Inner Melbourne councillors have voted to press ahead with a community hub on council land rather than provide social and affordable housing.
A special meeting was held for Yarra City Council on Tuesday night after socialist councillor Stephen Jolly filed a motion to rescind last week’s vote that blocked a proposal to build 200 units surrounding Collingwood Town Hall, 50 per cent of which could have been social and affordable housing.
The Sailors and Soldiers Hall on Hoddle Street could form part of the redevelopment.Credit:Justin McManus
The housing development had support from the state government and could have been part-funded by the $5.3 billion Big Housing Build in a public-private partnership.
“We have to rescind this motion walking away from what I believe to be a once-in-a-lifetime opportunity,” Cr Jolly said at the special meeting.
The Greens-majority council voted down the development last week— six votes to two — with mayor Gabrielle de Vietri arguing it would have gifted council land to developers to make a profit from the remaining private units.
“I do not support the gifting of public land for private profit to developers,” she said.
An alternative motion to begin consultations for a new community hub with a library, maternal and child health centre and meeting spaces was supported by a majority.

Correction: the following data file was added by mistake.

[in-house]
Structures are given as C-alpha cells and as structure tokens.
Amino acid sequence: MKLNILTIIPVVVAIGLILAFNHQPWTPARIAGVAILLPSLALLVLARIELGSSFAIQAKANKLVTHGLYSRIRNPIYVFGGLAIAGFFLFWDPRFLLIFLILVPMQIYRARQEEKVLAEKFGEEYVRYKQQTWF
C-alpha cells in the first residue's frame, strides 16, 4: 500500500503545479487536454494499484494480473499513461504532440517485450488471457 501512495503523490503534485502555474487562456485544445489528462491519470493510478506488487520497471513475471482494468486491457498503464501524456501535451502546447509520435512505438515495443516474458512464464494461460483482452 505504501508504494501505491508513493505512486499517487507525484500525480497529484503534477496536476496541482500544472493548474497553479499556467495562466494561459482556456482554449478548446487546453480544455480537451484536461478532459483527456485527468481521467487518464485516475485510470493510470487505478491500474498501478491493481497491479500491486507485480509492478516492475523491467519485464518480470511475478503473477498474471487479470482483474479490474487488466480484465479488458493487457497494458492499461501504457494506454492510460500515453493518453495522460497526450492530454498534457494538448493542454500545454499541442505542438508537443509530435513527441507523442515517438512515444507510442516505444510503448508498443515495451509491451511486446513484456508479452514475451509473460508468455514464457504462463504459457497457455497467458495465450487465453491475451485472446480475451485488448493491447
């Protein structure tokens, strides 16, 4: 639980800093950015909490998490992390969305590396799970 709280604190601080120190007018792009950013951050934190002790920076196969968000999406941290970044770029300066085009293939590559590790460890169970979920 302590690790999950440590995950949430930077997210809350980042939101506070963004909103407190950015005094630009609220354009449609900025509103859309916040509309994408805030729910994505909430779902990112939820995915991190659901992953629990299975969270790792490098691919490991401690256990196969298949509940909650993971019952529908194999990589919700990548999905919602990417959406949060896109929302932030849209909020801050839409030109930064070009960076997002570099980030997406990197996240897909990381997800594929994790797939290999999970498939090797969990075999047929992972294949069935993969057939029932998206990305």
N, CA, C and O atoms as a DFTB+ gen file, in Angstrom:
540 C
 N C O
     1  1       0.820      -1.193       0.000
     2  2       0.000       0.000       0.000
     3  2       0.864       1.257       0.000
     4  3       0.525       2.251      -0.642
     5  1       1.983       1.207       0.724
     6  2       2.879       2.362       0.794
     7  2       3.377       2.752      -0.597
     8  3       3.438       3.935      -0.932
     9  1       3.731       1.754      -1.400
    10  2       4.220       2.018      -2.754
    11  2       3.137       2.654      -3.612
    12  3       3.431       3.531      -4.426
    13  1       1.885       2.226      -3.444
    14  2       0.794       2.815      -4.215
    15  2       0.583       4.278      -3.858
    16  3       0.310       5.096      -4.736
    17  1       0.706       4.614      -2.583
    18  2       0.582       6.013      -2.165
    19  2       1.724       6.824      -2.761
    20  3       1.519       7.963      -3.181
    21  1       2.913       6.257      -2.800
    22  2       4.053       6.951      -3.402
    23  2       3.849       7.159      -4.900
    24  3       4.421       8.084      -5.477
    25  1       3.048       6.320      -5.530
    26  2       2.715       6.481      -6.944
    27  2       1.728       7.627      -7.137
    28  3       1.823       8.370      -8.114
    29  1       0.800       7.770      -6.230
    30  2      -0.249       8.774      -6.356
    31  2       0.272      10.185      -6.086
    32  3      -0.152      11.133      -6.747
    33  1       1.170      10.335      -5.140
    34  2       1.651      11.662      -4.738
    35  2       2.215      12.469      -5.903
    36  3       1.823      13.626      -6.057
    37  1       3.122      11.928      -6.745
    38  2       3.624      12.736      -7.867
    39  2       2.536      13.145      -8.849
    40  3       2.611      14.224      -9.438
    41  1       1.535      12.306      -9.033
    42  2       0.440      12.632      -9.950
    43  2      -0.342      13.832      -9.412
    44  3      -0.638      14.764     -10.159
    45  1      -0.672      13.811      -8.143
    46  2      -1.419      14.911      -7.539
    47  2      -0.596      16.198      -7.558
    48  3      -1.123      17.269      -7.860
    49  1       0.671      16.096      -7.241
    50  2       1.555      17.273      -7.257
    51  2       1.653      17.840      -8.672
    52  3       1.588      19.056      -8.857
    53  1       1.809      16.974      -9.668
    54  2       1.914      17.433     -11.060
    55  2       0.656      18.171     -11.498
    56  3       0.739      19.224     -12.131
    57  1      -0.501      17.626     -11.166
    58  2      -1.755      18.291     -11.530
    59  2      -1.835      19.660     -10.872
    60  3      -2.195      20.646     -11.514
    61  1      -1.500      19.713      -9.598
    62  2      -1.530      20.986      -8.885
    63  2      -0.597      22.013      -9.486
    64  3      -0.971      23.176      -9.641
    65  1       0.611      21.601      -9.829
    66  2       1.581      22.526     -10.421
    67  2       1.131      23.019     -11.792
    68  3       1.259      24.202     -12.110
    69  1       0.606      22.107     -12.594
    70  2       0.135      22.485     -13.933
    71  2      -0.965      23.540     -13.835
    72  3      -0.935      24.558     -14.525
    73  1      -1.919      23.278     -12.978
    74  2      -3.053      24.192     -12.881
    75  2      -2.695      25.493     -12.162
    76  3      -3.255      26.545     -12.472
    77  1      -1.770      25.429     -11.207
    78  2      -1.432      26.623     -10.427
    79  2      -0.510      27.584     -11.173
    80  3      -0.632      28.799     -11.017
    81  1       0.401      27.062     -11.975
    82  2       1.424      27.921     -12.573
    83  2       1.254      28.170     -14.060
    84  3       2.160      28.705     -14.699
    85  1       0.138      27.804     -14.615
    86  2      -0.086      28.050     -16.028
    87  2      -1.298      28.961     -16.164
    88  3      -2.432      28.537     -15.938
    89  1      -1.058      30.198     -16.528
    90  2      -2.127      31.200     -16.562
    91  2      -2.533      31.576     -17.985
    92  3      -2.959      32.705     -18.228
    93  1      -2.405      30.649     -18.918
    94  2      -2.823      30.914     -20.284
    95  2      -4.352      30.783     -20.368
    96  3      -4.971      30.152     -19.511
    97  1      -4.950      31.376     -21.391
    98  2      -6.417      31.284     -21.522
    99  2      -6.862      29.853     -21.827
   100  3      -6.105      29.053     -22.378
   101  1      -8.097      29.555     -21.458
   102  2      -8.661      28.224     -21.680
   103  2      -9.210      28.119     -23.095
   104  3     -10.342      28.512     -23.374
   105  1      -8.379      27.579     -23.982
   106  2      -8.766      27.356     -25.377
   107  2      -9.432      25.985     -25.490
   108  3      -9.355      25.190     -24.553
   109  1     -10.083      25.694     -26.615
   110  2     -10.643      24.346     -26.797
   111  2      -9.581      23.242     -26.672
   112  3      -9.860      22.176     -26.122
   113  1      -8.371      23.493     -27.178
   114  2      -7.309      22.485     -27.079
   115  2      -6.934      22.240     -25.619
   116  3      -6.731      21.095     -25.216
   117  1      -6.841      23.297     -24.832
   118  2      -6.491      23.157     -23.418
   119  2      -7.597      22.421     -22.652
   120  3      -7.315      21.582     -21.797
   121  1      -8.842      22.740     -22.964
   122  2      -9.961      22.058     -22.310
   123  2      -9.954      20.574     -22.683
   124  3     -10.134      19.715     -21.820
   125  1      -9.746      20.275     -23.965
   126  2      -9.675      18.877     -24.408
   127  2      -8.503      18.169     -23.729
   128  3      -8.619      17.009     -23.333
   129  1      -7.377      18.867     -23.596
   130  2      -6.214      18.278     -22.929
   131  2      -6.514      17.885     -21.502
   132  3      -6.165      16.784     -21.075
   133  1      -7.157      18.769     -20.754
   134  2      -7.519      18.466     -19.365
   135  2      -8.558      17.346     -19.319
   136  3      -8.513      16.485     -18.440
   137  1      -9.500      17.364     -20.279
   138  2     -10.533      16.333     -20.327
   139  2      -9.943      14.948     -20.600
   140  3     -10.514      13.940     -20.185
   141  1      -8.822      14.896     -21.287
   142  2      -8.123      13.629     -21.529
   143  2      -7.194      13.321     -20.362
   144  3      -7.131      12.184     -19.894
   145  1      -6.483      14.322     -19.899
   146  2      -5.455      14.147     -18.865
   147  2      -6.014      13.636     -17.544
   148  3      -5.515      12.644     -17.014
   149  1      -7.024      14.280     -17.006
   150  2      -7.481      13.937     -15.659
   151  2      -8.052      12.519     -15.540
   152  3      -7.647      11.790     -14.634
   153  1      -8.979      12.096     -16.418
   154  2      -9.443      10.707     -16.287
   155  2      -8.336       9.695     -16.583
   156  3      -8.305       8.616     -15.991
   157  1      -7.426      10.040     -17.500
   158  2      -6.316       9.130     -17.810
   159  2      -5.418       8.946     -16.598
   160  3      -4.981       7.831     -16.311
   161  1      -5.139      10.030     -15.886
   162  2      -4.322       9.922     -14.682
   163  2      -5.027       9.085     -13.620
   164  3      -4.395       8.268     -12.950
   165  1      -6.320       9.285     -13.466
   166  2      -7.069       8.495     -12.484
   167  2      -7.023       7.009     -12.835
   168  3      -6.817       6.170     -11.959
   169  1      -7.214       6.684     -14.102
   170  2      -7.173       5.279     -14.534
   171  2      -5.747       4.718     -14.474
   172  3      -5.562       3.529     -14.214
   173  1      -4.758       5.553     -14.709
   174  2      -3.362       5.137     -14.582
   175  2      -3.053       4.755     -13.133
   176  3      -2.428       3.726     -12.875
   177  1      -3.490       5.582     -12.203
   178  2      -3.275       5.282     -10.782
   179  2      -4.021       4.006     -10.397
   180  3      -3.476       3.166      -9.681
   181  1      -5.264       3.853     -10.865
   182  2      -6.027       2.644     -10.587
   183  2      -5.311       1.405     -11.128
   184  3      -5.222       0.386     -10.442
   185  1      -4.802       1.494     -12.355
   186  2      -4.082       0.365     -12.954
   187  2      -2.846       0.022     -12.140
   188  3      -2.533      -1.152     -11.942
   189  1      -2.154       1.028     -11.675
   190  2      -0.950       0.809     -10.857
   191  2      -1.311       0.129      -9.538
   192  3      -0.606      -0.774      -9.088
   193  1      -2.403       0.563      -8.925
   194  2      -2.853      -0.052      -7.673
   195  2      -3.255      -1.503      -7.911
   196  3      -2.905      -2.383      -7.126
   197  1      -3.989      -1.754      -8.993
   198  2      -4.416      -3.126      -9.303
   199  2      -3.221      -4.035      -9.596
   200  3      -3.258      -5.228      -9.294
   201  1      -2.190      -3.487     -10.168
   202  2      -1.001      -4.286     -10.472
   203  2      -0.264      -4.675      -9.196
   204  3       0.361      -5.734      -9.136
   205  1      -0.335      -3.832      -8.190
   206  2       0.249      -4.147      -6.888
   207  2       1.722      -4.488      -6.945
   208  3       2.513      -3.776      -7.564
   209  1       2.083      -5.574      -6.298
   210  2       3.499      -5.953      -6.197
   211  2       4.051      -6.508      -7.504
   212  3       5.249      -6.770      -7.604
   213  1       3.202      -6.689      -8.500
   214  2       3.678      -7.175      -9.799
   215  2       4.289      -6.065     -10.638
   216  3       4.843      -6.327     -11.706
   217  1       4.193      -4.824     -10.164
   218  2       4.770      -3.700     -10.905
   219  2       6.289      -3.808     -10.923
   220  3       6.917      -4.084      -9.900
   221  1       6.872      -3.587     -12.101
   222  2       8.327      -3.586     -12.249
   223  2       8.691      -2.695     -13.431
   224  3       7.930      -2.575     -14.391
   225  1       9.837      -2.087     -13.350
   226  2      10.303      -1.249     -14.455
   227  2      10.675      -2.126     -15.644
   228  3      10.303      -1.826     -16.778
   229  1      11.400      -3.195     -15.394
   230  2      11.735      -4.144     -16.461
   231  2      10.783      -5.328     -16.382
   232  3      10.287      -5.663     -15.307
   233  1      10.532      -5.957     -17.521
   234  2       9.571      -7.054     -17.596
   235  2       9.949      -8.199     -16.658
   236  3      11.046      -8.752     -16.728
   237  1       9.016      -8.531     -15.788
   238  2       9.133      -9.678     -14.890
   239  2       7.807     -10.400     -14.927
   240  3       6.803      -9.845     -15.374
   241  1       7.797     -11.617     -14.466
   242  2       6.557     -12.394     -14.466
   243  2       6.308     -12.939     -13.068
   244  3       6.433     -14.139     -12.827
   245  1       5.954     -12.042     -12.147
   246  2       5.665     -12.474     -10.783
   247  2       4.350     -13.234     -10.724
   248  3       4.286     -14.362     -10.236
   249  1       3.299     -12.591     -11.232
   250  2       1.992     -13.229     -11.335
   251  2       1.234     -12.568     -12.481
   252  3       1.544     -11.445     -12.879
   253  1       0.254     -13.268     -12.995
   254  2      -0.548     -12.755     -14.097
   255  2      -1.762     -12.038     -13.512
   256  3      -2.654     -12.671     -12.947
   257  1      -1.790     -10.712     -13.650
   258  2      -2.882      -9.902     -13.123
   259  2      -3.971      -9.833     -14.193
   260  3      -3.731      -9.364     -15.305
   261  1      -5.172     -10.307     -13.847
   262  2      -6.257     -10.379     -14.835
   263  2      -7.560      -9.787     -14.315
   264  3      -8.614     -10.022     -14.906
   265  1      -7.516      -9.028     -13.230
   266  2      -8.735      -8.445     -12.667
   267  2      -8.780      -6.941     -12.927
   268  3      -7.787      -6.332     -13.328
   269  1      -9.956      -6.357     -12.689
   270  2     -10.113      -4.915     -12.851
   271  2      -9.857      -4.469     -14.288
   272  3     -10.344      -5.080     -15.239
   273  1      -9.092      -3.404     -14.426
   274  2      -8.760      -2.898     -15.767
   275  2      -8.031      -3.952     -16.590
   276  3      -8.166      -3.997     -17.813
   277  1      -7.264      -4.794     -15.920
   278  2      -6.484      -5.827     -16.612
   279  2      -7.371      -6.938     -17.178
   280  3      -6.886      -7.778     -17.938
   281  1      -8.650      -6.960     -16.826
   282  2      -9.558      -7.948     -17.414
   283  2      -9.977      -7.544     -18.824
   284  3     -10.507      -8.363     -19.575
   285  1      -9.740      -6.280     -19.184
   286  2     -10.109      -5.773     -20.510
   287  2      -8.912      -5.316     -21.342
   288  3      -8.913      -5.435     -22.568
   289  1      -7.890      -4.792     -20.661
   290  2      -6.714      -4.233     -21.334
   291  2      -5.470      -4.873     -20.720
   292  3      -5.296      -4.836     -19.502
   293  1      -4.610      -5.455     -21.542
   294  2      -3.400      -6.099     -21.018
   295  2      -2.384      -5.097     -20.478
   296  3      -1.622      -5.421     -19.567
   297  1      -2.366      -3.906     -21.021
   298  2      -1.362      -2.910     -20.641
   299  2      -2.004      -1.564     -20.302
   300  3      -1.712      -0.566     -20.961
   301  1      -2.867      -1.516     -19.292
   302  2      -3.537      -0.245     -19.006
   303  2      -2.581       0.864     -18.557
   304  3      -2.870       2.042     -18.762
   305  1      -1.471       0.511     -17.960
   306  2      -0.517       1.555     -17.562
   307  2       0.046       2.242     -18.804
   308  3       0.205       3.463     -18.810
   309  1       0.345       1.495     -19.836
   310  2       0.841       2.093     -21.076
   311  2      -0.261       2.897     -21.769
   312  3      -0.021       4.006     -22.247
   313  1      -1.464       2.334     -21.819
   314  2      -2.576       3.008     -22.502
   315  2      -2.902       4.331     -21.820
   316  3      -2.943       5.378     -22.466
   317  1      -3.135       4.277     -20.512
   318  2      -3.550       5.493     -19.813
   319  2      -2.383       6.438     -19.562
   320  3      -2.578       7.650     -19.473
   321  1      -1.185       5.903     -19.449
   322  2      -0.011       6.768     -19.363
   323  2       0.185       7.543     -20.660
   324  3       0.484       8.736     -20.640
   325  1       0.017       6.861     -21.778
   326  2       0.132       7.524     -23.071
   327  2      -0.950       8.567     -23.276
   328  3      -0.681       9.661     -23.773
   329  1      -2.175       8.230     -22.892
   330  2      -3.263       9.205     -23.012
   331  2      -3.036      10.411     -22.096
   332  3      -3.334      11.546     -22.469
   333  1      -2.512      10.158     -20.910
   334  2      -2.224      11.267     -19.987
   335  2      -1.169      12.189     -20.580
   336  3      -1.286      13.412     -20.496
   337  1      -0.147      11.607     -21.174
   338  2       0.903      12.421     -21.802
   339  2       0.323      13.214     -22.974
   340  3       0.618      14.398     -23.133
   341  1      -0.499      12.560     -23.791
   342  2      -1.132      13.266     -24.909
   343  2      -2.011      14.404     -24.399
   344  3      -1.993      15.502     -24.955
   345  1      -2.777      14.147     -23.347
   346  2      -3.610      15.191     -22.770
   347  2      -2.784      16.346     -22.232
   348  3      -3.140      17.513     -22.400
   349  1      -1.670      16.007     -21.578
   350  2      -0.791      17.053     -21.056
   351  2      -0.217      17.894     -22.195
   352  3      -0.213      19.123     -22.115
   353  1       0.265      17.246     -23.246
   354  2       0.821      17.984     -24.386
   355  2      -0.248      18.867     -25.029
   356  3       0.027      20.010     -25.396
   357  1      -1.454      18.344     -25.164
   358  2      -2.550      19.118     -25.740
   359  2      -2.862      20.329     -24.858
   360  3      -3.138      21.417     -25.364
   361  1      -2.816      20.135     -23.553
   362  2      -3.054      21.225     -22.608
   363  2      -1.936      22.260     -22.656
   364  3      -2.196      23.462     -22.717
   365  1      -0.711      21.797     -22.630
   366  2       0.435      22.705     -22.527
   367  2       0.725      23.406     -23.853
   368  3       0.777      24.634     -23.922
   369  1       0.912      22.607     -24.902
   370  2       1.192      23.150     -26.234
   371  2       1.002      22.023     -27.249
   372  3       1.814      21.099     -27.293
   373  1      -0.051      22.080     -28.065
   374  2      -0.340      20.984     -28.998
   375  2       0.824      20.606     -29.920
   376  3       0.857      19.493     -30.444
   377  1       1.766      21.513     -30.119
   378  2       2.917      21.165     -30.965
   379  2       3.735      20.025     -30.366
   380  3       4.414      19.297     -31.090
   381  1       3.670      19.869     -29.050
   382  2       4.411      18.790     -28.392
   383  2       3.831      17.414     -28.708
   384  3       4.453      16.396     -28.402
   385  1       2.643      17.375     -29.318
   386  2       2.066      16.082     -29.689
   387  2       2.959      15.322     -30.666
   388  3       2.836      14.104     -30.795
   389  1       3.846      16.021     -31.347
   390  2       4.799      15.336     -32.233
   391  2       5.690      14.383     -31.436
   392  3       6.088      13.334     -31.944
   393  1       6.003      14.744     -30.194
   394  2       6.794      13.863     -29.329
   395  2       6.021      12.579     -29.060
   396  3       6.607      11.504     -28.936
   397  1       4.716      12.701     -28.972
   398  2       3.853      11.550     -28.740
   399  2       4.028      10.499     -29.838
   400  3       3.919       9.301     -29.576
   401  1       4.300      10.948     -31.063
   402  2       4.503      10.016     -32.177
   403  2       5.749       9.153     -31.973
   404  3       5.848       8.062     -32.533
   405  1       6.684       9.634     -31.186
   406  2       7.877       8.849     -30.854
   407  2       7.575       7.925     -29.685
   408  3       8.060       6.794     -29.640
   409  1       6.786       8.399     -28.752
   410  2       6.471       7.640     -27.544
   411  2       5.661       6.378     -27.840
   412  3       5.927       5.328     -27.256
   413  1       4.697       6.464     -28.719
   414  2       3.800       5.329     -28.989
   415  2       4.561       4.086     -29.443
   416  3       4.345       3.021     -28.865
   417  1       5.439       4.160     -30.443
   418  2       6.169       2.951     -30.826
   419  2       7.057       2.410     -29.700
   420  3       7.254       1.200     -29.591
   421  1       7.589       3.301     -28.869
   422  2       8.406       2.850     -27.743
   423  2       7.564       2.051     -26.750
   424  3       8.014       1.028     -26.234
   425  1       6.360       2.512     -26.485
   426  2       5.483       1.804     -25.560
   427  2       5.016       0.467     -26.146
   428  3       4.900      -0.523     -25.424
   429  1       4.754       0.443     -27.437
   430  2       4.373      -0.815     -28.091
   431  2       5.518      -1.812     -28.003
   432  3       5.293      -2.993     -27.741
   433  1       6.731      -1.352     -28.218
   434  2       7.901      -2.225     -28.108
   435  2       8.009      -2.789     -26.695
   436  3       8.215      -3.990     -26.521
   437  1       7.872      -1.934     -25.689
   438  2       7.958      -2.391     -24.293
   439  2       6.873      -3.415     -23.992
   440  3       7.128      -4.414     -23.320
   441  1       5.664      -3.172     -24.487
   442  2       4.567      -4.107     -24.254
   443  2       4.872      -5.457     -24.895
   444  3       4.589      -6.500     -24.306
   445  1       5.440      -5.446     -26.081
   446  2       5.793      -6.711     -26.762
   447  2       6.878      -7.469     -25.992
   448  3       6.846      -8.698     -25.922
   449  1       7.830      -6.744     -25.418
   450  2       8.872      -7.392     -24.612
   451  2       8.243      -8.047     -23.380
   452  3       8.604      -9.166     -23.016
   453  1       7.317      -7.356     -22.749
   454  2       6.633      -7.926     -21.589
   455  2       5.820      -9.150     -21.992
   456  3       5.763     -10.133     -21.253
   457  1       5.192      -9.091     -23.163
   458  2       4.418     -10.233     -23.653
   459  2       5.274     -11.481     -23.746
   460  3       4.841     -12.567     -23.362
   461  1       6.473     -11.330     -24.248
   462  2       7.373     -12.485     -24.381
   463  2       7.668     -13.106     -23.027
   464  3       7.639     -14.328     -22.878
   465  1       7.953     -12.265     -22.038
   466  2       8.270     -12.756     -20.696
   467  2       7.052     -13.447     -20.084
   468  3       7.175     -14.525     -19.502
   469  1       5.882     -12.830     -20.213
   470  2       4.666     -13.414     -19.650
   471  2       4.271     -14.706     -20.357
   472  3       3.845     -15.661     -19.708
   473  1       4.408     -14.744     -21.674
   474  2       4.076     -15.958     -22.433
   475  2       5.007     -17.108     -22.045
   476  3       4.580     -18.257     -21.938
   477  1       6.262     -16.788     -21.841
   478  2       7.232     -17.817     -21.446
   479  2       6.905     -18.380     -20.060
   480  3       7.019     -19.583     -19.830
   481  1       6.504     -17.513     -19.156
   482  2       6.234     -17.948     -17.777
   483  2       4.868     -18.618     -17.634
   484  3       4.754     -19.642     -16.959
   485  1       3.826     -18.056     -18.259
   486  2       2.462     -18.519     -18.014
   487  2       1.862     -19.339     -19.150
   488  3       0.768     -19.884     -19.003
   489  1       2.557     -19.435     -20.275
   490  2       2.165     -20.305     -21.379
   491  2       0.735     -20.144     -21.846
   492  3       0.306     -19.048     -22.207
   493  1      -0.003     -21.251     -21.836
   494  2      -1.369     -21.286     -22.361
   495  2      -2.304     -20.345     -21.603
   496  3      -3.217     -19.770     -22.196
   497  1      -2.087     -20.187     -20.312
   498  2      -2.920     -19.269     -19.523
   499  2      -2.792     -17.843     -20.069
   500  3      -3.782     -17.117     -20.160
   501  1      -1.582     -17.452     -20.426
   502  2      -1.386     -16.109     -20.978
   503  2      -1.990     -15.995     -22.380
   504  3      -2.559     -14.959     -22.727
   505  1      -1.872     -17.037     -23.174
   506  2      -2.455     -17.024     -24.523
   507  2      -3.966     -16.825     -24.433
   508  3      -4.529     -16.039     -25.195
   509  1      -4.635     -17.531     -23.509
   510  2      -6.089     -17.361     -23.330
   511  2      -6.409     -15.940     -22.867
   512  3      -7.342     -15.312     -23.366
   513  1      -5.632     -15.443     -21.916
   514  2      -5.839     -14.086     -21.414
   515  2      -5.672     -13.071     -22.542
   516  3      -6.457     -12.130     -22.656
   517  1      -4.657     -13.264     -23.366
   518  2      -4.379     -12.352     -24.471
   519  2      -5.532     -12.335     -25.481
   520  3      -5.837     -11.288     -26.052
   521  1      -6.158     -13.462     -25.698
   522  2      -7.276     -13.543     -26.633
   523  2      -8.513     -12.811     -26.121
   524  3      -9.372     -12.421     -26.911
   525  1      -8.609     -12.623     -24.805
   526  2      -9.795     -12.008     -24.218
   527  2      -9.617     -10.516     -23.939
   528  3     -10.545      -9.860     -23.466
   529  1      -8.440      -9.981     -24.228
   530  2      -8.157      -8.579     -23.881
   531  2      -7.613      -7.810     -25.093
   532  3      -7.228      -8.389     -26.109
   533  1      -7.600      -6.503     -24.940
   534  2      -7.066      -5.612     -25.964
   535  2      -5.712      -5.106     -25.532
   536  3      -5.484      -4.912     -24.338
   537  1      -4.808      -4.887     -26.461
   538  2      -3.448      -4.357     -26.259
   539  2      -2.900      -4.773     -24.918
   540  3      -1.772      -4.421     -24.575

Cr Jolly forced the decision back before Yarra on Tuesday night, but his motion failed six votes to three.
The vote came hours after a Yarra Council officer informed councillors the community hub would cost about $21 million and was unlikely to attract a funding partner or grant.
The details were provided in response to questions from Cr Jolly, who said the vote should be reconsidered because the alternative motion was tabled only half an hour before the meeting and did not include any costing.
He said socialist councillor Bridgid O’Brien’s absence last week was another justification for the notice to rescind.
Cr de Vietri and independent councillor Herschel Landes questioned why Cr Jolly didn’t vote against the motion when it came to council last week.
“As far as I’m concerned, nothing has changed since the motion was voted for by a majority of councillors,” Cr de Vietri said.
Last week’s successful motion said the state should build an undisclosed number of social housing units for older women and families on a smaller parcel of residential land.
The housing development could have set aside 1000 square metres for community facilities and Cr Jolly argued council did not need to choose between facilities and housing while the state government was on board.
He wanted to lease the land long-term rather than sell it off.
The stoush sets the scene for the 2022 state election in the seat of Richmond, which will be fought between the Greens and Housing Minister and sitting MP, Richard Wynne.
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